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Revolution and Bloodshed: Representations of African Caribbeans in the Leeds press 1968-1989

By Lisa Long

Abstract

This research analyses the representation of African Caribbean communities in the mainstream Leeds press, the Yorkshire Post and the Yorkshire Evening Post, throughout the 1960s, 1970s and 1980s. The analysis focuses on coverage of selected events in each decade which were particularly relevant to the African Caribbean communities of Leeds. The discussion centres on the role of the mainstream local press in perpetuating stereotypes of these communities and the impact this was seen to have on the communities themselves. It goes on to consider representation of the same events through the alternative press where this is available (through the 1970s and 1980s) and analyses the different reporting strategies used in the alternative media and the likely impact of this alternative discourse. It argues that the mainstream press used several reporting strategies to represent the African Caribbean communities through binary stereotypes and projected notions of otherness, threat, criminality, docility and displaced them from the concept of British identity. The work has three overarching themes which summarise the representation in each decade; these are respectively, ‘the alien wedge’, ‘the colony within and ‘here to stay’. The thesis concludes that there were subtle differences in the reporting strategies throughout the decades in keeping with a trajectory of assimilation that started with a discourse of outright rejection of ‘coloured’ immigration in the 1960s; the analysis ends at 1989 with the identification of a new way of being British in ‘black Britishness’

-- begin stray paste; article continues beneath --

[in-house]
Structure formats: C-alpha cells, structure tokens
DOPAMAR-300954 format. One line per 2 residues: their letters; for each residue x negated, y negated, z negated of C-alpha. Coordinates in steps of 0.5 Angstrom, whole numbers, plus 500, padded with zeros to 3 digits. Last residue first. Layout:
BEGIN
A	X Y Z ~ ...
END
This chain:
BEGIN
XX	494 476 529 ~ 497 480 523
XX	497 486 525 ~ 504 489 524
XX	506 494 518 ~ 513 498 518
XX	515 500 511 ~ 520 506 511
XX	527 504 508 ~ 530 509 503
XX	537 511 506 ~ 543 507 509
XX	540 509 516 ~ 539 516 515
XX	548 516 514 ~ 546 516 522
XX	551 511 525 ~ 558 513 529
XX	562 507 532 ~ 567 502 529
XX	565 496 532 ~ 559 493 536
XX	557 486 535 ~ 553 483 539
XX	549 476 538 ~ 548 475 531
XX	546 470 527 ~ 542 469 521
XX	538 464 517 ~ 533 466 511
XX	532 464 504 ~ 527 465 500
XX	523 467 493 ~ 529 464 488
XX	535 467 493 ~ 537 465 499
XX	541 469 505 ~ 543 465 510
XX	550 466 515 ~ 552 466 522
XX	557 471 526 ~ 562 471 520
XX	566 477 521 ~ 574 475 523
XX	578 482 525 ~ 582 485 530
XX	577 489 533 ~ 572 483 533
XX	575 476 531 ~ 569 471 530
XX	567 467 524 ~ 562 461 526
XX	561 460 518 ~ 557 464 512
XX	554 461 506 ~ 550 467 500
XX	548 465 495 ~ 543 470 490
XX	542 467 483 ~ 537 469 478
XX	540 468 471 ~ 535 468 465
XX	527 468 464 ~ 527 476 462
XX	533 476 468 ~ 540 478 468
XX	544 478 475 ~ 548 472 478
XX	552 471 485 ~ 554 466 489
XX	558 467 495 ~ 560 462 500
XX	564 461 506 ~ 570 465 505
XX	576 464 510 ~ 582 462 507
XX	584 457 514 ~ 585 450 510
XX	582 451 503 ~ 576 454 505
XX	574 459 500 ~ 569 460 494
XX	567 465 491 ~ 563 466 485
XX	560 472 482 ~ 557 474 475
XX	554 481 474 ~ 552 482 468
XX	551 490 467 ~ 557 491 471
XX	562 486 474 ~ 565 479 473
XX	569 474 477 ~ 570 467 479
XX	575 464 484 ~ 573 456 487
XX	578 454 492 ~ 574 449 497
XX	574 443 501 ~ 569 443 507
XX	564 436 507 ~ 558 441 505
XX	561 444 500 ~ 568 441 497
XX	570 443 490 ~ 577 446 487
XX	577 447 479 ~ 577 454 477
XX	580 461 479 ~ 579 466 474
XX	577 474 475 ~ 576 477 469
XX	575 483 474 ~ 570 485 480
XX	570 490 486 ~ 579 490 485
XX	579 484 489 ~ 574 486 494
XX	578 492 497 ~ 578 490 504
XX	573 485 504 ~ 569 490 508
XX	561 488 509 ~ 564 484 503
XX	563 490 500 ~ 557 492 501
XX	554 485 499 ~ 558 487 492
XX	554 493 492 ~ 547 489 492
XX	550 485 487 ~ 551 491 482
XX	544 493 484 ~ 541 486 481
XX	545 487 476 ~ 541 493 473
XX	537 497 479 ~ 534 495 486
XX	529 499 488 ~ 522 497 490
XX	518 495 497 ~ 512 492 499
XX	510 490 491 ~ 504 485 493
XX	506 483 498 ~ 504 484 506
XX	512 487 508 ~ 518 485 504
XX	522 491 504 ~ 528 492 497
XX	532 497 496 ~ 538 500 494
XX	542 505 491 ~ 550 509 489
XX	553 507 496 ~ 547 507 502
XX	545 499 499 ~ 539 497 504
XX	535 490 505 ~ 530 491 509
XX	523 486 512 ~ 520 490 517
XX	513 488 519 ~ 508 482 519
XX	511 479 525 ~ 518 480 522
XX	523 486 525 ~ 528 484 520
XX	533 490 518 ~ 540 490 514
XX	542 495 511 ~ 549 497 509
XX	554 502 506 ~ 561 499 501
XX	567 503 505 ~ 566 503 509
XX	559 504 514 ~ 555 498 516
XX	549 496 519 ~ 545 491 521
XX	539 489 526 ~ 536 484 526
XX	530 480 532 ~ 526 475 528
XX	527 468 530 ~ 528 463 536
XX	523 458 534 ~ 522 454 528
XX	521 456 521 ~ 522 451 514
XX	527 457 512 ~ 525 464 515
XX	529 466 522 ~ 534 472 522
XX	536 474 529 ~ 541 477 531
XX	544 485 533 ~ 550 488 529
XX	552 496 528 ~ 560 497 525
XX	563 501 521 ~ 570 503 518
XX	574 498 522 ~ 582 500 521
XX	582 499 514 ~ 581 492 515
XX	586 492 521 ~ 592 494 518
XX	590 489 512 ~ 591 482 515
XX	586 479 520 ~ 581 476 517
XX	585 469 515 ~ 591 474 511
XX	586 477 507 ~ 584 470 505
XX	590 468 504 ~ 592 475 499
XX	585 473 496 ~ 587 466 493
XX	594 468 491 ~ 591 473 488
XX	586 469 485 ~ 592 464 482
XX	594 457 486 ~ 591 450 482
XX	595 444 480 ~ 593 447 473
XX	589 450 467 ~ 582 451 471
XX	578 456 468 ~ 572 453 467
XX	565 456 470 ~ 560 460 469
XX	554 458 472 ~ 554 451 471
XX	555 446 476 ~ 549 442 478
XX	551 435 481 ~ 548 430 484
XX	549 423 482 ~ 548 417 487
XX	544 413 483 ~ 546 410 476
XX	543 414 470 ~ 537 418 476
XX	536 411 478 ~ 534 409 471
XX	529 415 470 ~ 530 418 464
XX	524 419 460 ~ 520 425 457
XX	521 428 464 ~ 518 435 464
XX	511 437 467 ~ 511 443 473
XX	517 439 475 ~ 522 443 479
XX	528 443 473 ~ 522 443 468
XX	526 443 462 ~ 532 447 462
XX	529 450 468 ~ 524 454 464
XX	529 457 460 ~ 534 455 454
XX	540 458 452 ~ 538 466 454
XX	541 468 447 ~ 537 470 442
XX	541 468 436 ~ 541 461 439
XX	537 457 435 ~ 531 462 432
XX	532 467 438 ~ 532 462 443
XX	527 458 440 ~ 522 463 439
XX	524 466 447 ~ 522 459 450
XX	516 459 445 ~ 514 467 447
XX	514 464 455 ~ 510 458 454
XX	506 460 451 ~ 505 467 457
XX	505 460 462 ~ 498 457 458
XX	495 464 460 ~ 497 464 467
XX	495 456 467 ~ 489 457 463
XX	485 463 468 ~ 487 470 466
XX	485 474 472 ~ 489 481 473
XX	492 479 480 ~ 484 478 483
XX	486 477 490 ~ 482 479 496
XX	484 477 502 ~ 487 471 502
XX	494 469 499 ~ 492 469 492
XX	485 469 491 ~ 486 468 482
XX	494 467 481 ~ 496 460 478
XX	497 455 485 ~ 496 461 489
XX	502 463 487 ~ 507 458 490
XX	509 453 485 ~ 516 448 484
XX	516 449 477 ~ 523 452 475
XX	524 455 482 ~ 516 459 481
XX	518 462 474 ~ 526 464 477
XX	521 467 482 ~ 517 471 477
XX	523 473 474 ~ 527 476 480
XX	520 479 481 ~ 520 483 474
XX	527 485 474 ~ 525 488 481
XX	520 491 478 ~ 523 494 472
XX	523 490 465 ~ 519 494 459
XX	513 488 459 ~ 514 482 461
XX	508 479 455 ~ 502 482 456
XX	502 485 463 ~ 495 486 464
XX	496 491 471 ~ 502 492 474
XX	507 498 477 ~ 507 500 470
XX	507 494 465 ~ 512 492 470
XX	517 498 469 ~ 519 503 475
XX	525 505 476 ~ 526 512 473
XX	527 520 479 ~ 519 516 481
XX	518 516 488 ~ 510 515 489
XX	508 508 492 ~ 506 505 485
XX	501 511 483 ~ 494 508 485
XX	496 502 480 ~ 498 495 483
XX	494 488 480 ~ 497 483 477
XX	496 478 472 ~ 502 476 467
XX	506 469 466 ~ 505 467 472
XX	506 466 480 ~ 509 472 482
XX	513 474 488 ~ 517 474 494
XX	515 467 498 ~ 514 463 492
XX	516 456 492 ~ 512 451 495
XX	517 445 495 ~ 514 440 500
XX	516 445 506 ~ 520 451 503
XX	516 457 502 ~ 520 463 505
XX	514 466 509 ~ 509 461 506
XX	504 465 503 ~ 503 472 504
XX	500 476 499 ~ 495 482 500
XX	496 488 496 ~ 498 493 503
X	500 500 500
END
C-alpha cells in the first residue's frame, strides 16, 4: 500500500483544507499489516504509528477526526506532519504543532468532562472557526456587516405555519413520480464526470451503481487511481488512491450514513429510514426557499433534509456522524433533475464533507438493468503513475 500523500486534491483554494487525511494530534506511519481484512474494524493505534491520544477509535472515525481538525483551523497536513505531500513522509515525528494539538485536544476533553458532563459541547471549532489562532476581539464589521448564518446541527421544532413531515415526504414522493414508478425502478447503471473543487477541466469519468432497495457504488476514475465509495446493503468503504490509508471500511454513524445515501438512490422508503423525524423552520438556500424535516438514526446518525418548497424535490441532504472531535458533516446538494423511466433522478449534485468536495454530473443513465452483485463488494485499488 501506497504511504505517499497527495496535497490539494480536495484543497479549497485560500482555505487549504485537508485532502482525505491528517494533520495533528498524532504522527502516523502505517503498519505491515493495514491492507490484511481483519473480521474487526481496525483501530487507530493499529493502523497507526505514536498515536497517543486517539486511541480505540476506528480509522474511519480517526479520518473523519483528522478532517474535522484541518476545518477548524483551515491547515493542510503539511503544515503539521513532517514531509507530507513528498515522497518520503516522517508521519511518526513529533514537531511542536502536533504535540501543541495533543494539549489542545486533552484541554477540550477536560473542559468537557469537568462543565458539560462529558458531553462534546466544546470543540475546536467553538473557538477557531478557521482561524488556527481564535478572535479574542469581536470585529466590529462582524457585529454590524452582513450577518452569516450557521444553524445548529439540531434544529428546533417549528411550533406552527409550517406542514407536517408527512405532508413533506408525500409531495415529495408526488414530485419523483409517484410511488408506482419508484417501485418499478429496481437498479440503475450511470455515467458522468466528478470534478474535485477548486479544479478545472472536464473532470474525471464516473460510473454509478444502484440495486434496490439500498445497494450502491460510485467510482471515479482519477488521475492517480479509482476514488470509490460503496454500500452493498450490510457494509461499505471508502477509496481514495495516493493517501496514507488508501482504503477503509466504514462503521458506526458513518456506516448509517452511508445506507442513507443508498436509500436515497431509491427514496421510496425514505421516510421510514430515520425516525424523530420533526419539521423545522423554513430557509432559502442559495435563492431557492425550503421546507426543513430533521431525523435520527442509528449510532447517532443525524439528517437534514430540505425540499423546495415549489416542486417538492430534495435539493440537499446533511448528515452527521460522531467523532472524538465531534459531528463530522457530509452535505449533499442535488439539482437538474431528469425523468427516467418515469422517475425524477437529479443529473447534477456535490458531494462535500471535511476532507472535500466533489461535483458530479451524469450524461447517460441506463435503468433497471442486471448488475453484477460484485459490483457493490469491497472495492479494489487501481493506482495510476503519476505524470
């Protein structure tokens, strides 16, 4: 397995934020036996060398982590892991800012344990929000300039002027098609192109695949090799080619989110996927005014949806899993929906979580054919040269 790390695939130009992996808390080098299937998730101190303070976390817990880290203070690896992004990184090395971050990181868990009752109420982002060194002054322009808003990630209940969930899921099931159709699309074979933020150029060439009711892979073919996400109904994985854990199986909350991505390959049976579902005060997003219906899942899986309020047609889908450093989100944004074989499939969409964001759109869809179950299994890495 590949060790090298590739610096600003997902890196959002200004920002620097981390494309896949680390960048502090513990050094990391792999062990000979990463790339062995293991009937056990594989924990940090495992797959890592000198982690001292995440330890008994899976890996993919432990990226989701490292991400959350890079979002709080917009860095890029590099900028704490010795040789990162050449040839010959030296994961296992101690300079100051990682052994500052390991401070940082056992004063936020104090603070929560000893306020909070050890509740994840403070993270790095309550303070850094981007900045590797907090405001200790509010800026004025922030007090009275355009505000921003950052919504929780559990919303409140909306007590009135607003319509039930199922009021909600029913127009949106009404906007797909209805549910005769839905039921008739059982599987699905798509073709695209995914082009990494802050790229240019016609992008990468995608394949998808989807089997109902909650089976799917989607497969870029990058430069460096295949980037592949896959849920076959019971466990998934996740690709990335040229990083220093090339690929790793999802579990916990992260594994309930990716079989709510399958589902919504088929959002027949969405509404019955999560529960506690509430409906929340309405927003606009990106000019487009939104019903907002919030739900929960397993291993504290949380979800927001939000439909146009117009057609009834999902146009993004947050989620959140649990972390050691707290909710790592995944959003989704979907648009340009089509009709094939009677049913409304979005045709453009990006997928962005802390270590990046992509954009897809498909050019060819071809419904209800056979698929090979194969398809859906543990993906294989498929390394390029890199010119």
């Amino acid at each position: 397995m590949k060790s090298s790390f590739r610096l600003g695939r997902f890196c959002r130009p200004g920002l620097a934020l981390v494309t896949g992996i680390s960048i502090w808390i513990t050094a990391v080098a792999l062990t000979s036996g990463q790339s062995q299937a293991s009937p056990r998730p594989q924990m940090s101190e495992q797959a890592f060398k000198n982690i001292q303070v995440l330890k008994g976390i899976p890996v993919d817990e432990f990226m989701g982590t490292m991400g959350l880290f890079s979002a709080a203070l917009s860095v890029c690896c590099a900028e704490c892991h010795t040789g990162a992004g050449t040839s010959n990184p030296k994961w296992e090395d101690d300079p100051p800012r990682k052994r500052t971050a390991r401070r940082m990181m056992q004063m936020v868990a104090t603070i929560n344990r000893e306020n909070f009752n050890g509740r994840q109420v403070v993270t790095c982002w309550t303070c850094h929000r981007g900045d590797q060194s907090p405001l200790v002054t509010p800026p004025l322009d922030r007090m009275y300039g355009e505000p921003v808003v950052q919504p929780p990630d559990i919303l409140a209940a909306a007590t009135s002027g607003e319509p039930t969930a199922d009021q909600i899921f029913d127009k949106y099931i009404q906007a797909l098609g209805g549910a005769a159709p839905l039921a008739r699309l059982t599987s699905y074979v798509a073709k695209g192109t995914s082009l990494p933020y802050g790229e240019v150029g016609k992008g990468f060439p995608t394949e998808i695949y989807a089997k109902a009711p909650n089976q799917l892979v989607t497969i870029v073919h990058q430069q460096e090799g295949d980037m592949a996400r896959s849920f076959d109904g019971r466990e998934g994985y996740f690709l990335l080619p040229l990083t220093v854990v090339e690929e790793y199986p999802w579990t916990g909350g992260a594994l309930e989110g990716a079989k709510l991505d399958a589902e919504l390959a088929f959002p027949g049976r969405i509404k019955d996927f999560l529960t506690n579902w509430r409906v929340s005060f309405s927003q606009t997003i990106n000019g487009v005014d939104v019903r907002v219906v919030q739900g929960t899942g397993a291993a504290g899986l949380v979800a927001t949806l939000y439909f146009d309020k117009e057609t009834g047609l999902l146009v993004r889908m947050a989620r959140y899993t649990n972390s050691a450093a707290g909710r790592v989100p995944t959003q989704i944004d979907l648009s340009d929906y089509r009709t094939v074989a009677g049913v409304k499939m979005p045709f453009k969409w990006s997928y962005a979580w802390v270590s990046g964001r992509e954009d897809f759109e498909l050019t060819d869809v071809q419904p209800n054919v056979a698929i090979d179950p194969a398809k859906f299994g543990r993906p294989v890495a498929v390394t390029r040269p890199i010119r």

Topics: D1, HN, HT
OAI identifier: oai:eprints.hud.ac.uk:10153

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